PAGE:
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  • Liz Murray

New Music Friday

Why is it tradition, and is it the best release strategy for you?



If you’re constantly waiting for your favorite artists to drop new music, then every Friday is like Christmas morning. New Music Friday, or artists releasing singles and albums at midnight on Fridays, has become such a widespread practice in the music industry that even casual consumers are familiar with the concept. But how did New Music Friday become the standard? And, if you’re someone looking to put out music, should you abide by the Law of Friday yourself?


History of New Music Friday

New Music Friday dates back to just 2015, when streaming was solidly taking hold of the music industry.

Before that time, the industry-standard domestic release day was Tuesday. Before 2015, international releases would be scattered throughout the week: an album might be released in the UK on Monday, the US on Tuesday, Australia on Thursday, and so on. Tuesday was chosen for the US-based on convenience -- crates of music could be shipped over the weekend and stocked on Monday so they’d be ready for consumers on Tuesday. But when digital downloads, and, eventually, streaming, took over, this model created a piracy issue. An album that was released earlier in the week in one country would be a target for illegal distribution and non-monetized use, costing artists and labels significant sums of money. The International Federation of the Phonographic Industry recognized the need for a standardized international release day and unified all 1300 of its member labels behind the change: thus, New Music Friday was born.


Does Friday Still Make Sense?


Of course, with streaming being the dominant method of consumption, piracy is less of a concern these days. The question then becomes: why does everyone continue to adhere to Friday as the standard release day? Wouldn’t it make more sense to stagger releases so new content doesn’t get lost in the Friday sea? There remain a few reasons why releasing on Friday still makes sense for artists. For one, Friday releases give artists the best chance of charting. Billboard tracks releases from Friday to Thursday, so releasing on Friday means that your song’s first tracked week will be a full seven days (if you released on Monday, it would only be four days). Further, streaming platforms like Spotify and Apple Music have shifted their main programming to be updated on Fridays. These platforms have New Music Friday playlists, release radars, and other curated content to deliver new music to consumers. Releasing on Fridays gives artists the best chance of being featured on these lists, upping their listener count on the first day.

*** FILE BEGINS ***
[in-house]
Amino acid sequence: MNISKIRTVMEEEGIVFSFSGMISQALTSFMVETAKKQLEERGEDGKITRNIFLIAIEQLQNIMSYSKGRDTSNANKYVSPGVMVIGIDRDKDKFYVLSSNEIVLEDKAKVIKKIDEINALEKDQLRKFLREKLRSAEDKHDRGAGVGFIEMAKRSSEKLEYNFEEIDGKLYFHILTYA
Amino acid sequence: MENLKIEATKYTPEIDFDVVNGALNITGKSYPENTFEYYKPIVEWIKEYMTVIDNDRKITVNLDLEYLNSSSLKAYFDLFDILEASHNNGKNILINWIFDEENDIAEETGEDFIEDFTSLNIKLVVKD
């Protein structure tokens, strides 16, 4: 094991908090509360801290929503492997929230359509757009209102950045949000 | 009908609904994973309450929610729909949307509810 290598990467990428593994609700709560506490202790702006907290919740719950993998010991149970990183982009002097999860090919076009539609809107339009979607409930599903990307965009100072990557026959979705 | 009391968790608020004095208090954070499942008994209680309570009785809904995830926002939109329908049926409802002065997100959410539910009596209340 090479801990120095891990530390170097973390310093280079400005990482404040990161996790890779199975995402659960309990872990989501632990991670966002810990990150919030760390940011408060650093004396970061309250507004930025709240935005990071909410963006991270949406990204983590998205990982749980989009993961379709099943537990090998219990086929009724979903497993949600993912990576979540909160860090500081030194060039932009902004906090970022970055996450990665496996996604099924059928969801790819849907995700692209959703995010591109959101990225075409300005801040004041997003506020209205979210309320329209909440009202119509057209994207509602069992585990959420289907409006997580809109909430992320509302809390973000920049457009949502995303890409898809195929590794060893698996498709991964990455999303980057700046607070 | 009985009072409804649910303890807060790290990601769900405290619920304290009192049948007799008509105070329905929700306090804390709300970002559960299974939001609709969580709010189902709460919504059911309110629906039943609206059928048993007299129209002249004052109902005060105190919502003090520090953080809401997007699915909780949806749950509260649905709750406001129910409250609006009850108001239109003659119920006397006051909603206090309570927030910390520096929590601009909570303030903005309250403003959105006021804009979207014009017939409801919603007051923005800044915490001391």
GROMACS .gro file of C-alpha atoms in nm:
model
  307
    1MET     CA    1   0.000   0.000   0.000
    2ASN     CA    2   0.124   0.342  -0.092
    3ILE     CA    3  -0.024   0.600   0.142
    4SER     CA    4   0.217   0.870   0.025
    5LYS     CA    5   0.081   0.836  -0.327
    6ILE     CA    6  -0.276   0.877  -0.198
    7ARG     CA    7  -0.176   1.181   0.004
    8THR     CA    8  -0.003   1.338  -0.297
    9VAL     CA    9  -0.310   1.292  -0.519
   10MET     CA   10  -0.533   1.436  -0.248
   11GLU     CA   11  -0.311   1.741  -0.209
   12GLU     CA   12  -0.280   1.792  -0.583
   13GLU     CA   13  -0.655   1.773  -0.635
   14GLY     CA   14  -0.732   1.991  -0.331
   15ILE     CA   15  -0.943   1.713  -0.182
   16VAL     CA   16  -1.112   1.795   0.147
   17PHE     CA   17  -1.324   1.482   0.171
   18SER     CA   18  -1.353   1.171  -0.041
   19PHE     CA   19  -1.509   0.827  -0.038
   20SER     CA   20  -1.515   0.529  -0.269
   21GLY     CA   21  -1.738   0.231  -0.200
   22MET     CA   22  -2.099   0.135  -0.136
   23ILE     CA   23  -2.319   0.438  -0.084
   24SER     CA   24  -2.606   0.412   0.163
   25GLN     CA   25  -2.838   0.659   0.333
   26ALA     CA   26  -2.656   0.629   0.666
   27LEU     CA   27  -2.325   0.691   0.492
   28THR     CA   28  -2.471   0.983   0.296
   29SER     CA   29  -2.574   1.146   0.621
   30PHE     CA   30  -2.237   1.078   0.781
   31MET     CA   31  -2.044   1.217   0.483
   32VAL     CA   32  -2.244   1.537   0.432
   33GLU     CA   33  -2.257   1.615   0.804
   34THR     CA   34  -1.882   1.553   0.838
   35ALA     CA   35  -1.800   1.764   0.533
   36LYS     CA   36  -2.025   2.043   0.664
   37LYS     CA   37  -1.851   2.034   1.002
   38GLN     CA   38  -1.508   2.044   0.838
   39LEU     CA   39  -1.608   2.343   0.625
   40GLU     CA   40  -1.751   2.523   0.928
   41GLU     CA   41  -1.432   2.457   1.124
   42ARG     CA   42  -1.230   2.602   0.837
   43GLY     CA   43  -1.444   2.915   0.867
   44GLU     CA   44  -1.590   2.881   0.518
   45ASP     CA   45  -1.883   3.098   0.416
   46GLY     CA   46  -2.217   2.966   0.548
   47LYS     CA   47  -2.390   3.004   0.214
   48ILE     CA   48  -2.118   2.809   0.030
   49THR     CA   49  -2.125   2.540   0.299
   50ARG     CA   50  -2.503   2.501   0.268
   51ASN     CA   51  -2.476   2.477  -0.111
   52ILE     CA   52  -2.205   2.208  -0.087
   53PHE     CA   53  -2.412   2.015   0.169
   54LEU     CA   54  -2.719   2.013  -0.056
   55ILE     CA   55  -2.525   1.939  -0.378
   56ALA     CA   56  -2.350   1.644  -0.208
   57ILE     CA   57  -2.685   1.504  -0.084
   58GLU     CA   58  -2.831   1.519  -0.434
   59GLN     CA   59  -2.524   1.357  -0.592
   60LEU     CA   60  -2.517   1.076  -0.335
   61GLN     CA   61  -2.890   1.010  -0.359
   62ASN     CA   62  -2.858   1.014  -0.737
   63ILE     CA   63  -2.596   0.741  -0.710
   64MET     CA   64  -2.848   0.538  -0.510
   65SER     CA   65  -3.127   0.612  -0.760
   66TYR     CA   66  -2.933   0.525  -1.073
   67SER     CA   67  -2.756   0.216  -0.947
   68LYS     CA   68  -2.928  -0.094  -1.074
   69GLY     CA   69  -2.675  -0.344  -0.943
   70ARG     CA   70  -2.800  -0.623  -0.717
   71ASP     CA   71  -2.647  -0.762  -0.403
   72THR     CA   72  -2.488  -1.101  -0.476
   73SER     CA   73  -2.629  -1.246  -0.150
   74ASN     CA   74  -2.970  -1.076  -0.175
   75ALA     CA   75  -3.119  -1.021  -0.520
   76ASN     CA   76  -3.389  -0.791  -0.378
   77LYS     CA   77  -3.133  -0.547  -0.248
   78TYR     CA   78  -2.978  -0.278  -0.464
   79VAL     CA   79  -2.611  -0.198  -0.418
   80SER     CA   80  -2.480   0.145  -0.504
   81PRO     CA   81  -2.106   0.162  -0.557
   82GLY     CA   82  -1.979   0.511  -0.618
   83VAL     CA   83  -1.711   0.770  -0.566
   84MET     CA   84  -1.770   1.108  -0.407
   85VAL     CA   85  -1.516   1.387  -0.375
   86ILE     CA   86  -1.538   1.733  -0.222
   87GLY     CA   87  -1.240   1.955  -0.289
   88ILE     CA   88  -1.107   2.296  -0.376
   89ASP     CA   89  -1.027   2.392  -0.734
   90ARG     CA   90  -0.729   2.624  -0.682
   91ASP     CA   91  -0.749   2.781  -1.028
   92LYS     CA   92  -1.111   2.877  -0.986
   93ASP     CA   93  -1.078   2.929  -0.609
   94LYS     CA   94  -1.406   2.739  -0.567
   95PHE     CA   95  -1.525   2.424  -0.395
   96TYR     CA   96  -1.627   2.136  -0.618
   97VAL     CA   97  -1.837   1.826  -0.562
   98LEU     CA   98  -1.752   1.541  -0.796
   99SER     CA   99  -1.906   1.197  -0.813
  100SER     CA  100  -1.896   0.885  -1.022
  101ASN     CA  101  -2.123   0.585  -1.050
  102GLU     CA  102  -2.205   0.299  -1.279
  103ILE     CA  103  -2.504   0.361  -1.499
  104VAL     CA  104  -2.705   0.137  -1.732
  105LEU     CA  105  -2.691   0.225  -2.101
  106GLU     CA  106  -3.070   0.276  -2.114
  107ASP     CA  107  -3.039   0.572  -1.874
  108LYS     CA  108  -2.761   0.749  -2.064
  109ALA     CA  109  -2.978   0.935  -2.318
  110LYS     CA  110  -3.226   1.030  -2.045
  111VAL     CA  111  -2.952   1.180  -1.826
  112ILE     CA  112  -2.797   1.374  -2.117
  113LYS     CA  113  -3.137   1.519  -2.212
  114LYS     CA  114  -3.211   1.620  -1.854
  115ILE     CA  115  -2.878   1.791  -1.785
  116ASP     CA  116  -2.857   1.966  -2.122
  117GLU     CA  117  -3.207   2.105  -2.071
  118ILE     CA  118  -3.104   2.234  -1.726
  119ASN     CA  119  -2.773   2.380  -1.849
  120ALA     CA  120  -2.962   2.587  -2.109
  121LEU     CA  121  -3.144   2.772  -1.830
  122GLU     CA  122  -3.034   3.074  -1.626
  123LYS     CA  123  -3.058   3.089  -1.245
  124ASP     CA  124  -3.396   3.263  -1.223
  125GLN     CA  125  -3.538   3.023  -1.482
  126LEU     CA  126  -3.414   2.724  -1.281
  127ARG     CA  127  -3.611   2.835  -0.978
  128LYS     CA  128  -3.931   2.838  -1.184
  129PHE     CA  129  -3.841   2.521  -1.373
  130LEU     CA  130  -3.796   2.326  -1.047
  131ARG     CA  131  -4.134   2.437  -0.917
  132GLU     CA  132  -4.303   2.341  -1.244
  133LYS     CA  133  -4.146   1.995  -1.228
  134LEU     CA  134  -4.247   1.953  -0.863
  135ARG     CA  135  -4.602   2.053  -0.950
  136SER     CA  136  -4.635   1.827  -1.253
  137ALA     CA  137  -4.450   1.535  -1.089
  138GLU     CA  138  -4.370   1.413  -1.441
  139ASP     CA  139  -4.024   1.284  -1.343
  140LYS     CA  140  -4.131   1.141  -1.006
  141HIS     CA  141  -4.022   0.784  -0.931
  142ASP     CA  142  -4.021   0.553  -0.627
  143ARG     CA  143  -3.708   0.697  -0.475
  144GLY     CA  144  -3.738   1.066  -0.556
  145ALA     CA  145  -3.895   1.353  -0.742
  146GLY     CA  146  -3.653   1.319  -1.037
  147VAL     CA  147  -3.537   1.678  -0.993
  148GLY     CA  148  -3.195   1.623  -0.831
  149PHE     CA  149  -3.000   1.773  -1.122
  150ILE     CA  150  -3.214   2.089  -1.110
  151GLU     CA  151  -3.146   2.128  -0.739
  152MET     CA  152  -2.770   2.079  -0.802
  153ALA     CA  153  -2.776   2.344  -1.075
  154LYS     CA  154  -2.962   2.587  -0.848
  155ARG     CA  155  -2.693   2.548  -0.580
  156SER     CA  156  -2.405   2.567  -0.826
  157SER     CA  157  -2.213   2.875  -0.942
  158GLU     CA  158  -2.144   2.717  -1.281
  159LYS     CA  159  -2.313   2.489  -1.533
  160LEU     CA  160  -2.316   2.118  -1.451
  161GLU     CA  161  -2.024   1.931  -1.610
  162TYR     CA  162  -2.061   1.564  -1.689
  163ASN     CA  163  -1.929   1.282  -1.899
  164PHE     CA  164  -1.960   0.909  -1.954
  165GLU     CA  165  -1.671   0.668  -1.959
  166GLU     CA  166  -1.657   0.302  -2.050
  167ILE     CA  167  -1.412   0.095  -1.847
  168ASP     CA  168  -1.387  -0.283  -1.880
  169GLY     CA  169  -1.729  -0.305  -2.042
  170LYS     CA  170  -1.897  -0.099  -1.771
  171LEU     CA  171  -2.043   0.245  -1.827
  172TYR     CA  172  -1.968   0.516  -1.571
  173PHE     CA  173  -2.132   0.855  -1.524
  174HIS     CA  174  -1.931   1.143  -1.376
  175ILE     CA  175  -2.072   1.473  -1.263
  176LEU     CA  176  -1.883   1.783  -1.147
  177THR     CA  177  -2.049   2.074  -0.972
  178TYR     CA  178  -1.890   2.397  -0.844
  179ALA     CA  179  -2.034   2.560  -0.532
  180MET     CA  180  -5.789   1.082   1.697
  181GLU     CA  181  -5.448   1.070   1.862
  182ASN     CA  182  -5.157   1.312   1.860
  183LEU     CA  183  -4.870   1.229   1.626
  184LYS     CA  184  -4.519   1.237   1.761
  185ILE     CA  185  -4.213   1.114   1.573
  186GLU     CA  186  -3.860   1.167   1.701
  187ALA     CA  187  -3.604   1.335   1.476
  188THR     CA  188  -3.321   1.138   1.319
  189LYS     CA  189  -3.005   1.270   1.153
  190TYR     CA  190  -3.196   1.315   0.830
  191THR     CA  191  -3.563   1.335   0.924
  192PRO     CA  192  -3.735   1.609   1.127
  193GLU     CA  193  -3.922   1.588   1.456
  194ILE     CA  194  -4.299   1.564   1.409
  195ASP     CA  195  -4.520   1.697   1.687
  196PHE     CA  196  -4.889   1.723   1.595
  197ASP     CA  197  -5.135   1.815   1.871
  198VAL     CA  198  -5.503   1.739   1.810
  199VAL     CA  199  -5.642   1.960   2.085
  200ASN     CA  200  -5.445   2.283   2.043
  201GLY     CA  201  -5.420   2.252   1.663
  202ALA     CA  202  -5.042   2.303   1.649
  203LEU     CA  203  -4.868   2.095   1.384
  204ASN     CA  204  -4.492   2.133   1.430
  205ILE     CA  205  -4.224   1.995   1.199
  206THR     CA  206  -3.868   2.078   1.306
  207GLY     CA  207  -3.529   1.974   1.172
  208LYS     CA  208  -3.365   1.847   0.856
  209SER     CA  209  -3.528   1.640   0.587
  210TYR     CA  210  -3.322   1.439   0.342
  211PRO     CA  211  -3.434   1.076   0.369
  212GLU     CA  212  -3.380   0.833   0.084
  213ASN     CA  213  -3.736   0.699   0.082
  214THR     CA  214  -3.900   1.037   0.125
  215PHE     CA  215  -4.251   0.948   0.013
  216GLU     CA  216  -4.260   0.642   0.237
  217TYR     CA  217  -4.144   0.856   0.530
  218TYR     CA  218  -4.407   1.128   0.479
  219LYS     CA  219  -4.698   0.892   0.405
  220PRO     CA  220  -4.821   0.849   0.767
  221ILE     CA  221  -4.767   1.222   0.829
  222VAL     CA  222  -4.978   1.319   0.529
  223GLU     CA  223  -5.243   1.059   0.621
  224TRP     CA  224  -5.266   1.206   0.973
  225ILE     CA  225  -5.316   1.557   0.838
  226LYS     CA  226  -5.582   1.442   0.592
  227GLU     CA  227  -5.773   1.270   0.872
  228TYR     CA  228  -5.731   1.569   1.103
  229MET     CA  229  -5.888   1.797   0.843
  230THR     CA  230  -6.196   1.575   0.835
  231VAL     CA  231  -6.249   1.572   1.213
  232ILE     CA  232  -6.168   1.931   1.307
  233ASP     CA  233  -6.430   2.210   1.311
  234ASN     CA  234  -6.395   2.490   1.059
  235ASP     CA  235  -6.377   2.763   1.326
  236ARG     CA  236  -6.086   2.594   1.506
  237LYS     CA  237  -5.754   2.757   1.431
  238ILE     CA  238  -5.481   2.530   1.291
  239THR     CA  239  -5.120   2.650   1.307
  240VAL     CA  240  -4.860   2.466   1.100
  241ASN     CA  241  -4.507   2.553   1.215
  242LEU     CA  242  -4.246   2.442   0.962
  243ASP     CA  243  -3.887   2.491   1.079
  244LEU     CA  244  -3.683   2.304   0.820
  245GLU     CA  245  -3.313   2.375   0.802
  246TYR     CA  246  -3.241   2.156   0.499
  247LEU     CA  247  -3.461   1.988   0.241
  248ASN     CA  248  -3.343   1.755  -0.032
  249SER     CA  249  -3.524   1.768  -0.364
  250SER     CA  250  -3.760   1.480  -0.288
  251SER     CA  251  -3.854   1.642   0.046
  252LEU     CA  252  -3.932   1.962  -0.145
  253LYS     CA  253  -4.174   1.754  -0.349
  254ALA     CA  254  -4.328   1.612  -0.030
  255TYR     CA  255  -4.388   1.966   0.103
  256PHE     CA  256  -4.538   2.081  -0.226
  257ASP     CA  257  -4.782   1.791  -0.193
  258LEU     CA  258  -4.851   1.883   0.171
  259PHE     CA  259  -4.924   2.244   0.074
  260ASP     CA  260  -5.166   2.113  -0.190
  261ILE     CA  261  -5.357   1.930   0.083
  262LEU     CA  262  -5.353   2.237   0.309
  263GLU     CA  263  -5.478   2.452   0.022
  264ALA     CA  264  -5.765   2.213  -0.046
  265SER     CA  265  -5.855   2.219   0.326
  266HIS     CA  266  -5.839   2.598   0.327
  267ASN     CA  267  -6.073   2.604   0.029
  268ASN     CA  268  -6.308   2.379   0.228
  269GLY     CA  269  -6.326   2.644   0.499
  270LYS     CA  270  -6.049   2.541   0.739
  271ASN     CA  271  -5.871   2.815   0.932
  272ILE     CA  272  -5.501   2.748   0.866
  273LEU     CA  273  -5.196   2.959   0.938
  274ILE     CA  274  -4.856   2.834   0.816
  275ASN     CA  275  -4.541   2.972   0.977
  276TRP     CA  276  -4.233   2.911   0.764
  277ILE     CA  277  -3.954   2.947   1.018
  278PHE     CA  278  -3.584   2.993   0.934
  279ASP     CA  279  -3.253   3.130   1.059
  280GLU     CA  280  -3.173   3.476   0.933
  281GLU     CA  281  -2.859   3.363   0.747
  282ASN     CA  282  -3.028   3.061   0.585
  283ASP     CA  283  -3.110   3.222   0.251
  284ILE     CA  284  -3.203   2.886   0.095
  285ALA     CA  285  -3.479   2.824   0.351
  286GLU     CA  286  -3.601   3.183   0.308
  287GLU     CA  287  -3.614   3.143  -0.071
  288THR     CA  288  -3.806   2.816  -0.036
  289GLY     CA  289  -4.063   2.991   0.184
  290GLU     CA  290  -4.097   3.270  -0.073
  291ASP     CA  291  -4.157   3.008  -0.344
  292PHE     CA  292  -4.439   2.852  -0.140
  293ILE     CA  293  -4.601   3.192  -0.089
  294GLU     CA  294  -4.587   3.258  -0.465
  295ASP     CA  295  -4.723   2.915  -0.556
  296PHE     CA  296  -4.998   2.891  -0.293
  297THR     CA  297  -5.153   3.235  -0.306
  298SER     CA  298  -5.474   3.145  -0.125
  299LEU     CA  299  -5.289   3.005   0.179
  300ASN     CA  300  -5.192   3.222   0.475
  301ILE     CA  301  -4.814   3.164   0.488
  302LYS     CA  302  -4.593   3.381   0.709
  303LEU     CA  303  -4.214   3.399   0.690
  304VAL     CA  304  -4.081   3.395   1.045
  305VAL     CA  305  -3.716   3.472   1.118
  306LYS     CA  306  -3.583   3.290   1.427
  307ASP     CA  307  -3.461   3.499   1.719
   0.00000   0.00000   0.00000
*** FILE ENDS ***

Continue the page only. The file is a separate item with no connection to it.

What About Me?

If you’re an independent artist thinking of putting out music, what day makes the most sense for you to release?

The answer depends on what your goals are. If charting or placements on curated platform playlists are your goals, then releasing on Friday might be the best move for you. If you’re not at a point where those are your primary goals, breaking out of the New Music Friday routine could help you break through the noise. Releasing earlier in the week gives music publications a chance to review your content and boost your visibility before the weekend and gives you less competition when fighting for consumers’ attention on release day.


Conclusion


When it comes to releasing your own music, consider the reasons other artists observe New Music Friday and then consider if those reasons apply to you. New Music Friday might be the tradition, but, especially in the music business, tradition isn’t always the best strategy.


References


Wired: Why Dropping Music on Friday is Pivotal

Complex: Why Does So Much New Music Drop at the Same Time Every Friday?





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